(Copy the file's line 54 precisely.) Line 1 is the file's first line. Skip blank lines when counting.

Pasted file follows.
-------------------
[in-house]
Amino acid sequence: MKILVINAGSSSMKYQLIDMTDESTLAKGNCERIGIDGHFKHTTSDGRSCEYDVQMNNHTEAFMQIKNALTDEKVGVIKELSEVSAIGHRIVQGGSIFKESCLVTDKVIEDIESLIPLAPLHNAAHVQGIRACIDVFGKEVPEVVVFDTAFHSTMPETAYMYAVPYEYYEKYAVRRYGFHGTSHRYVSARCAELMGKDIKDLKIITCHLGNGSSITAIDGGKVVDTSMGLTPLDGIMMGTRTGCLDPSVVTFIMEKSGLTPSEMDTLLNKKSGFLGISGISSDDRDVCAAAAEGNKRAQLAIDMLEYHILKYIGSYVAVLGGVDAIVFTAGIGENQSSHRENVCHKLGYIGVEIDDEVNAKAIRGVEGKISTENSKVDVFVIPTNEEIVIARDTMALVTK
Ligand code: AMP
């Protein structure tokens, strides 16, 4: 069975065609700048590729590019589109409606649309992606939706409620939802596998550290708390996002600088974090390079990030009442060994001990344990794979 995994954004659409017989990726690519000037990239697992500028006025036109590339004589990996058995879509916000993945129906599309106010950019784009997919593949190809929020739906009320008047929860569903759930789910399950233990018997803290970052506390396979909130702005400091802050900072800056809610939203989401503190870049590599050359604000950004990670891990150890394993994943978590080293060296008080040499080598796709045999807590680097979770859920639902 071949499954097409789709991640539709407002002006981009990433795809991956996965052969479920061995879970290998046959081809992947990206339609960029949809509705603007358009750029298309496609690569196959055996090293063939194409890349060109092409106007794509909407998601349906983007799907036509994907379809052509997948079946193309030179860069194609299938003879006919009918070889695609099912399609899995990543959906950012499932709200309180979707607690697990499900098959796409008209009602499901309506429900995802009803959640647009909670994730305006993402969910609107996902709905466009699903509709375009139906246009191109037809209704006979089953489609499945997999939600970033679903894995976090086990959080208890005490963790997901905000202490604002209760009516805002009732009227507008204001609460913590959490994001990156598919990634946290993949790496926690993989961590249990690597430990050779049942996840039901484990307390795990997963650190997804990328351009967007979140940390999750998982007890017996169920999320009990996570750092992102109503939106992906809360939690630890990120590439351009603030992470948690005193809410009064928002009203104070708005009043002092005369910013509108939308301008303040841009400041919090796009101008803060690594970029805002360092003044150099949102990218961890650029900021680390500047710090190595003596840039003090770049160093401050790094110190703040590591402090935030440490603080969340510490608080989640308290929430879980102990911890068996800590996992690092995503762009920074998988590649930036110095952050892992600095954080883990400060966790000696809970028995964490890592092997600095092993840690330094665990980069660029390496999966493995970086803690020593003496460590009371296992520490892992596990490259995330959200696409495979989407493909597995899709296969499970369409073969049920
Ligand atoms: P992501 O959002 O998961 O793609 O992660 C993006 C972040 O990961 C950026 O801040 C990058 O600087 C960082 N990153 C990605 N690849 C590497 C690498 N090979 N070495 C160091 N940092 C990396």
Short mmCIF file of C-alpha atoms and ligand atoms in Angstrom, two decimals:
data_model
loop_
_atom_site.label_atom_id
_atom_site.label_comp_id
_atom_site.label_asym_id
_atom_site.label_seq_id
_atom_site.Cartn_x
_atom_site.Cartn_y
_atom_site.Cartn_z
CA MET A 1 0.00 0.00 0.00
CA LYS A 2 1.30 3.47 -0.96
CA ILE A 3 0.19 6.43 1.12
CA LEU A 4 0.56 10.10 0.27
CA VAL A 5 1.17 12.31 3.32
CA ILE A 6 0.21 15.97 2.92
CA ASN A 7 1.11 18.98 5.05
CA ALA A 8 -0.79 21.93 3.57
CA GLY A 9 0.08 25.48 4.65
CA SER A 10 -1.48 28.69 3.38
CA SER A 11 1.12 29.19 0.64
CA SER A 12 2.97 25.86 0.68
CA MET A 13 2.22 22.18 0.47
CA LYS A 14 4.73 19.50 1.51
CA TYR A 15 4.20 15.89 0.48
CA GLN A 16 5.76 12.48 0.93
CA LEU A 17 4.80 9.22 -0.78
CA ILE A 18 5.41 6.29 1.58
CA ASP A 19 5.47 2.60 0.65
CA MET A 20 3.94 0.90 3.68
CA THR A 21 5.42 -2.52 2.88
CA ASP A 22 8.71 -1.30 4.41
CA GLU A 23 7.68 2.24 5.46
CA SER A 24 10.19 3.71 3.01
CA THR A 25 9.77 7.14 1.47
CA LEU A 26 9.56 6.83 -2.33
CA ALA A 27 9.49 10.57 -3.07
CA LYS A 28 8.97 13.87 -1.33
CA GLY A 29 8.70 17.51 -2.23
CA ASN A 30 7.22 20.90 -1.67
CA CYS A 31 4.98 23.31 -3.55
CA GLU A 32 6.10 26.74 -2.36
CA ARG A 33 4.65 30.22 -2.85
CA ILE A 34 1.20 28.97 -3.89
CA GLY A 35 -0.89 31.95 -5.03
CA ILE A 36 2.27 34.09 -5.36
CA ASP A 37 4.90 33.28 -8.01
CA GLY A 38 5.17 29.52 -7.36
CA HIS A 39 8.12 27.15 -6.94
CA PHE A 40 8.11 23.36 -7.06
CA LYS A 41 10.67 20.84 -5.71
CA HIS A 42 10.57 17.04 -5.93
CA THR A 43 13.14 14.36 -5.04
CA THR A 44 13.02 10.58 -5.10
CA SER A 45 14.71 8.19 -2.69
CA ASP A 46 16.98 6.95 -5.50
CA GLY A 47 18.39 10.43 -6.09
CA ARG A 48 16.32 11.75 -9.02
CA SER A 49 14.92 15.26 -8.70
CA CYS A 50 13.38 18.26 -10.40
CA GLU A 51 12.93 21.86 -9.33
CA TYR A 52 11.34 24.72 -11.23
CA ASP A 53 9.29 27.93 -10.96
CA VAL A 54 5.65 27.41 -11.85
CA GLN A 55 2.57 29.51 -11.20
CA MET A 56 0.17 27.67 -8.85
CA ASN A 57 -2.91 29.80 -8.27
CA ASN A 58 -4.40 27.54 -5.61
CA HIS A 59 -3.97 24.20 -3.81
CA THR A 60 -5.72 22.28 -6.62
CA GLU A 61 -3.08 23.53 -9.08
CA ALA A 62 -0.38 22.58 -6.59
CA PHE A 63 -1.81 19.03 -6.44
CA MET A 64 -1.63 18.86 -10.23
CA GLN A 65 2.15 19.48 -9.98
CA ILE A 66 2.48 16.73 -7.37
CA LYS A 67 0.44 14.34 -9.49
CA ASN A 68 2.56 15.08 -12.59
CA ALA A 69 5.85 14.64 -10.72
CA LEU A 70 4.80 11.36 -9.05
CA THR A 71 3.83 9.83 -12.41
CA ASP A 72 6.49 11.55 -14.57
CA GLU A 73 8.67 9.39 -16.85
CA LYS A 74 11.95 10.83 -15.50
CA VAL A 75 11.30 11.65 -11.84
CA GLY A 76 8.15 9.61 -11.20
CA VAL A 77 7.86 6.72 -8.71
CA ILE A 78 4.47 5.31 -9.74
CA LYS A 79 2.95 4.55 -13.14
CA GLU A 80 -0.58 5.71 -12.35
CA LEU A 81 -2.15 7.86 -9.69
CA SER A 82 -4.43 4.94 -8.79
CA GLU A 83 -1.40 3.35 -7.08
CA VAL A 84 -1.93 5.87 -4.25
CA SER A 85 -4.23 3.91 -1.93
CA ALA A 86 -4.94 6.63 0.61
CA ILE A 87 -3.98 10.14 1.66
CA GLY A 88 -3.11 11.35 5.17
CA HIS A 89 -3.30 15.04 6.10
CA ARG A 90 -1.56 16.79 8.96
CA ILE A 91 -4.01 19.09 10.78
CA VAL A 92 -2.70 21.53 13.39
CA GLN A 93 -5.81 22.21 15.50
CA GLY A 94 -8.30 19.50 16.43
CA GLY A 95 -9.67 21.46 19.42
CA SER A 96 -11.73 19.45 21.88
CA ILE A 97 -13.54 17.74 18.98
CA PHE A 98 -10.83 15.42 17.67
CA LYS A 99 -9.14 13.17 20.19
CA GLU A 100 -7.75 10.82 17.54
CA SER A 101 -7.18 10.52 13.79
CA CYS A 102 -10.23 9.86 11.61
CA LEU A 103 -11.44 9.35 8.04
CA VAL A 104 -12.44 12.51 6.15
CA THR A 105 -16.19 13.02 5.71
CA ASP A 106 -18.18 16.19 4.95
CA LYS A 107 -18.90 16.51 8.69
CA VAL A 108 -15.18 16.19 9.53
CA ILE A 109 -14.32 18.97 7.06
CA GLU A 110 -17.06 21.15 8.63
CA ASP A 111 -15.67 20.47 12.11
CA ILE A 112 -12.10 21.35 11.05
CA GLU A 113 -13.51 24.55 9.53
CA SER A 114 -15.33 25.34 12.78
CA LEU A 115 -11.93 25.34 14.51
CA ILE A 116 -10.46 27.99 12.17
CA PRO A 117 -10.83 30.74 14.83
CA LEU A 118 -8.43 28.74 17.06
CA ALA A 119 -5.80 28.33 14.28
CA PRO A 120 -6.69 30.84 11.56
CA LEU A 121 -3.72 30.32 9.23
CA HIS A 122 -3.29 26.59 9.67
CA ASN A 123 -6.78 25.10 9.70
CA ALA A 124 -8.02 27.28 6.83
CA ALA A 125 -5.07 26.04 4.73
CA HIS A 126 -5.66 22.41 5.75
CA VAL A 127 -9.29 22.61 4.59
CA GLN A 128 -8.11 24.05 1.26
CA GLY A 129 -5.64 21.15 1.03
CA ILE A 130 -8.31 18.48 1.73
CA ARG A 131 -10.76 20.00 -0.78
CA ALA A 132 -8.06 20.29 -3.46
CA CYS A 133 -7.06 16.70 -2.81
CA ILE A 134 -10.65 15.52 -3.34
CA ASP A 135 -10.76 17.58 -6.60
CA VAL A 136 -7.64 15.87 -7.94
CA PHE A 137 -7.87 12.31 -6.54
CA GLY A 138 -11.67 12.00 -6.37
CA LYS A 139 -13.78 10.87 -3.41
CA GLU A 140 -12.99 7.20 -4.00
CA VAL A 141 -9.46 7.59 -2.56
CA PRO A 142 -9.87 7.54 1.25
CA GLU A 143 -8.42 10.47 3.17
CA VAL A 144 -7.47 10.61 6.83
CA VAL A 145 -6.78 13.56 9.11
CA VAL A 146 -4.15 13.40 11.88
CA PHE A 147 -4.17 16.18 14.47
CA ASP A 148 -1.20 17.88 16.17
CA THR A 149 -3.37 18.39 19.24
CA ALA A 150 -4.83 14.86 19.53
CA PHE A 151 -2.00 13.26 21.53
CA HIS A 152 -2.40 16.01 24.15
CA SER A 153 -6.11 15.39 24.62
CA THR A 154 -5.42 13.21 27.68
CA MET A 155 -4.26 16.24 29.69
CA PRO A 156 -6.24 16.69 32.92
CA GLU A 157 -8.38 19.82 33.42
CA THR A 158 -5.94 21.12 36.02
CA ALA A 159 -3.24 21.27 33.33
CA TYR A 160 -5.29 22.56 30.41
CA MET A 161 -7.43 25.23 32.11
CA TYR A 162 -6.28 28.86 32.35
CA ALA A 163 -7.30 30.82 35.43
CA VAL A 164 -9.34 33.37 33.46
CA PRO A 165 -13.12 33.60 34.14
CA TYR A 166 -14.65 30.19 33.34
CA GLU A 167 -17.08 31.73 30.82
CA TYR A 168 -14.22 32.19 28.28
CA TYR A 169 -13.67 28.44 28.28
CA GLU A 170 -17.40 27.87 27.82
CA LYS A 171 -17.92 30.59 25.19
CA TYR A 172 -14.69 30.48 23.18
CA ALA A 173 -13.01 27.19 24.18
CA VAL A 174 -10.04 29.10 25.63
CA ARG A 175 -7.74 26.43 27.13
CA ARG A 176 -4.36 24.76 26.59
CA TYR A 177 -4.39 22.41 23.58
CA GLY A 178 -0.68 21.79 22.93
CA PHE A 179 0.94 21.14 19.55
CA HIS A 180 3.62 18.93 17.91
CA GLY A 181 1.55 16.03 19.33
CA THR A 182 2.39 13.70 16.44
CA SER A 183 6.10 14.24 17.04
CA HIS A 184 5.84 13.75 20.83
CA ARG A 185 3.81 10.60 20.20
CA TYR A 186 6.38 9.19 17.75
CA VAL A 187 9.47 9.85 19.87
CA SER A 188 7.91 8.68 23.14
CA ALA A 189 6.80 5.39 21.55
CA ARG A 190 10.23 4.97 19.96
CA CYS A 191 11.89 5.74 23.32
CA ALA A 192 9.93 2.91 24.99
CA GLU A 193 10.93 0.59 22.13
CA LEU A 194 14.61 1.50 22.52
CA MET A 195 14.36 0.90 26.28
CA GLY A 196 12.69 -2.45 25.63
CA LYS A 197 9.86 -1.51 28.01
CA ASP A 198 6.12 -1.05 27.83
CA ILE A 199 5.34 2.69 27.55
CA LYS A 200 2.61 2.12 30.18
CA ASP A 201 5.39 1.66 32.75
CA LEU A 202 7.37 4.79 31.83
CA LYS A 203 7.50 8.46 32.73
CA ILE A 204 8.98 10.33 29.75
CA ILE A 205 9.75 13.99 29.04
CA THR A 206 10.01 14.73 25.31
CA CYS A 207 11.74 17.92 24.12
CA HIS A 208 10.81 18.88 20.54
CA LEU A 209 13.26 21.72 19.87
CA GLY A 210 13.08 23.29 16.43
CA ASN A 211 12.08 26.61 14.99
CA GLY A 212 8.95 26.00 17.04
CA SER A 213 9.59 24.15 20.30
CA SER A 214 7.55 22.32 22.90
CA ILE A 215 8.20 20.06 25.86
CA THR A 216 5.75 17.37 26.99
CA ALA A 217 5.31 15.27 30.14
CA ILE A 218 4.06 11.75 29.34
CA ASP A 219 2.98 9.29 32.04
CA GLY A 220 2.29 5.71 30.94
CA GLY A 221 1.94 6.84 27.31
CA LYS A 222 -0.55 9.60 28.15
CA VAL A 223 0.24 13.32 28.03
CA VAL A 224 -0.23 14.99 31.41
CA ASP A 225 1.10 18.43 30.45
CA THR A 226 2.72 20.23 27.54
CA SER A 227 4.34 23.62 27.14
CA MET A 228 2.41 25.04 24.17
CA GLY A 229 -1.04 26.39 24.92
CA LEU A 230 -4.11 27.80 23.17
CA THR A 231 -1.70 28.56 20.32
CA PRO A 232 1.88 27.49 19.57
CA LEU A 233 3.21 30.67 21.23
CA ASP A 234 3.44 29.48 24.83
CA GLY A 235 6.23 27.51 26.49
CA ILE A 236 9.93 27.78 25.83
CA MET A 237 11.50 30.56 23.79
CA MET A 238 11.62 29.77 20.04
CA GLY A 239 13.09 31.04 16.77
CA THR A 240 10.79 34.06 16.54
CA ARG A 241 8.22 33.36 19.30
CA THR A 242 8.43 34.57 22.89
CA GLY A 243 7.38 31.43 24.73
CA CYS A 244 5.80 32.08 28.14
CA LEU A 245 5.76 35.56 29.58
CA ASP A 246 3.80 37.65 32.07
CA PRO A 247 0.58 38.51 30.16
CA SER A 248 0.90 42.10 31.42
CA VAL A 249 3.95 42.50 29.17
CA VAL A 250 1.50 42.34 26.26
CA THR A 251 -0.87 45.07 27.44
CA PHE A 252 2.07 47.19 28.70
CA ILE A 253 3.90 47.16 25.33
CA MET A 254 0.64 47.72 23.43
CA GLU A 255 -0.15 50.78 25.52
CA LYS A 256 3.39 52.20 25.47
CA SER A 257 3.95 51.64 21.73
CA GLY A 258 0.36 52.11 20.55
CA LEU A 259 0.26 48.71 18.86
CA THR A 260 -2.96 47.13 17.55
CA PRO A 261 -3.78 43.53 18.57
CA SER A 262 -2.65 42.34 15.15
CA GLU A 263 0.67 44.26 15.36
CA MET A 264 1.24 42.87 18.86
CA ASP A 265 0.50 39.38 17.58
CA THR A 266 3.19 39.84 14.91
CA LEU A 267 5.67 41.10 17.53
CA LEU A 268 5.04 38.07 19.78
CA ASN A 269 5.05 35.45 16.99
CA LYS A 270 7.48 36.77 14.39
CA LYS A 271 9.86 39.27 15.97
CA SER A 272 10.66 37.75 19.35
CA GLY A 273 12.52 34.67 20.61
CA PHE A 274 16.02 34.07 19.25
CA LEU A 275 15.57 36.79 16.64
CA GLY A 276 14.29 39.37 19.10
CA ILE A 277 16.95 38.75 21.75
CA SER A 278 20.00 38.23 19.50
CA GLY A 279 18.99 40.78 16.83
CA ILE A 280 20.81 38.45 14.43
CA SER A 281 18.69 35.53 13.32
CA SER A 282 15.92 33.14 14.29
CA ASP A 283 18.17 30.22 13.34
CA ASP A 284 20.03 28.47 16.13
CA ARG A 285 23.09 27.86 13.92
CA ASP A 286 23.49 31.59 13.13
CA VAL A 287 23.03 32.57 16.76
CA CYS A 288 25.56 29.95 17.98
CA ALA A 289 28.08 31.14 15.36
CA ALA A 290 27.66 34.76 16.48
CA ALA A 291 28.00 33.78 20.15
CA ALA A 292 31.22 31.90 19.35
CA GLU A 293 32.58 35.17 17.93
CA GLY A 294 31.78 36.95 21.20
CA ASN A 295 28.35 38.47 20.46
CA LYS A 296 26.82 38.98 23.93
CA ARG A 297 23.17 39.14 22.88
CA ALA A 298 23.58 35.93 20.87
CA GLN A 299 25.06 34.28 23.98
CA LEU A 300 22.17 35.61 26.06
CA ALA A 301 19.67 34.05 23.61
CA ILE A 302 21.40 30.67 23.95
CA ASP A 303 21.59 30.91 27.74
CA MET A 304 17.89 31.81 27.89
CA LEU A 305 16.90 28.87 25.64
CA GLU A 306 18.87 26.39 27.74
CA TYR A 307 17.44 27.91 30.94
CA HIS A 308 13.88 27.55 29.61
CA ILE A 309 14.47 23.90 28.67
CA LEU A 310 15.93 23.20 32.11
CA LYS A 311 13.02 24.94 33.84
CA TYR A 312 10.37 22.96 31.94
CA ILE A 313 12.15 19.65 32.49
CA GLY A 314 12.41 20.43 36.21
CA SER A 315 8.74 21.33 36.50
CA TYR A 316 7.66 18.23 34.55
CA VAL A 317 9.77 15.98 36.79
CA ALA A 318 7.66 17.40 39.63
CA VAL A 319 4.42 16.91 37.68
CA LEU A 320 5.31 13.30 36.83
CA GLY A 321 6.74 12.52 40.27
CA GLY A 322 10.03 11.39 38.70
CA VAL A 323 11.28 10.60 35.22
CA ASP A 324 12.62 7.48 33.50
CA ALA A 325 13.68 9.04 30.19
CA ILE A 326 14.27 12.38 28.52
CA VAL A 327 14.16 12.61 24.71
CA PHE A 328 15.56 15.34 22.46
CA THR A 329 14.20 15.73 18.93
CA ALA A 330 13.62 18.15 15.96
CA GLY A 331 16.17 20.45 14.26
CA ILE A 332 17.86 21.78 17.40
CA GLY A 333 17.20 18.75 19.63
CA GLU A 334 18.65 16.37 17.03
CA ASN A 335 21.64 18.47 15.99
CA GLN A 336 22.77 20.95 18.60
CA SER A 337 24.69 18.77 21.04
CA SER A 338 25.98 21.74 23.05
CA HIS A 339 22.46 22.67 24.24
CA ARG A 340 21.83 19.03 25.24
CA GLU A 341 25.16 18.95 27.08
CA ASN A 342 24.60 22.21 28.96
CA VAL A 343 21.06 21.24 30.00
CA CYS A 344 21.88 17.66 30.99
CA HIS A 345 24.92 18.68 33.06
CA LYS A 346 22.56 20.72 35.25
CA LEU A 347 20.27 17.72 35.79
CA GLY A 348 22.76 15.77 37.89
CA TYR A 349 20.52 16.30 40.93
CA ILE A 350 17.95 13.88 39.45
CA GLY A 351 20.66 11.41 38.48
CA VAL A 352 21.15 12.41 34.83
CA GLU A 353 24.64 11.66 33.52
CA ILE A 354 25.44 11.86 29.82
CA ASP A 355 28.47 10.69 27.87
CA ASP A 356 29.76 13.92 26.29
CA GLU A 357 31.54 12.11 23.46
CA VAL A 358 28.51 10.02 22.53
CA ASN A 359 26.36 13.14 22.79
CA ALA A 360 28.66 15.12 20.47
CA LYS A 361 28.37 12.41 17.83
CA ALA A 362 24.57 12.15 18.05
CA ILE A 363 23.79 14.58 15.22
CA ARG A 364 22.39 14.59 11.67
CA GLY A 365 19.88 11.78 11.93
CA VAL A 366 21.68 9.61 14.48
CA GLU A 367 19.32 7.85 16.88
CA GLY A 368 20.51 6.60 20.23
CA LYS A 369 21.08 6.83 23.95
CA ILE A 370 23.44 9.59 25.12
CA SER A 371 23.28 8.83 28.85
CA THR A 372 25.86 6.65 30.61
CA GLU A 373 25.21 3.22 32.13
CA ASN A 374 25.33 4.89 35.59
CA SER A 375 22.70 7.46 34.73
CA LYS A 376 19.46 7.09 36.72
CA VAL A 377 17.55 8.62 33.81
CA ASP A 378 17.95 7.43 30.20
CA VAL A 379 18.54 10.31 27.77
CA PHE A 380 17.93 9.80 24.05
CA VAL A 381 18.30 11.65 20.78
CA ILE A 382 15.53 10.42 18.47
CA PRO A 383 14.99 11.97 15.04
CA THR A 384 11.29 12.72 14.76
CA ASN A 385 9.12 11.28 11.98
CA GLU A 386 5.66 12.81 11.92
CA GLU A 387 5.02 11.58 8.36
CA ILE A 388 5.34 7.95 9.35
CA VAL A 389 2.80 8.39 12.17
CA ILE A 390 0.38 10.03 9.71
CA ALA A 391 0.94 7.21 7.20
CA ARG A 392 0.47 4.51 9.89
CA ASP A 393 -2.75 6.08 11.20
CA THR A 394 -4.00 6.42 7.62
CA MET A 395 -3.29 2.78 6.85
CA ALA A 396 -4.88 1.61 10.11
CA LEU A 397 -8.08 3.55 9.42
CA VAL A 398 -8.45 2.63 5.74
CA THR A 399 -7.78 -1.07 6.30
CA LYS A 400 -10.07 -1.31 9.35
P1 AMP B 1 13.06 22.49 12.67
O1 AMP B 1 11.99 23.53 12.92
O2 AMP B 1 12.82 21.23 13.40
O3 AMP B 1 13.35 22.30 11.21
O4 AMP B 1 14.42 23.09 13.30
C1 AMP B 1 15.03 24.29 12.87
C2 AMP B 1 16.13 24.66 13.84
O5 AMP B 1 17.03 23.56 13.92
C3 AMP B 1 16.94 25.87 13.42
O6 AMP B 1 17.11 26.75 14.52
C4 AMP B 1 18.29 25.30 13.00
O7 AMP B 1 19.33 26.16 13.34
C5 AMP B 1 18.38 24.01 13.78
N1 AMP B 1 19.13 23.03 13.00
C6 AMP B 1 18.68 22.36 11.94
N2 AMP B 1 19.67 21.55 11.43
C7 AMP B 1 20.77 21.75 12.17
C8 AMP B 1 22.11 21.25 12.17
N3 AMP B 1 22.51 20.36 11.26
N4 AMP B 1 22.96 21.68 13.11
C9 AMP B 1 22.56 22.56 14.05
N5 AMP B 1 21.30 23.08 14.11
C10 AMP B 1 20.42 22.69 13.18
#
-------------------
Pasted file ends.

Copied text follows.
CA HIS A 39 8.12 27.15 -6.94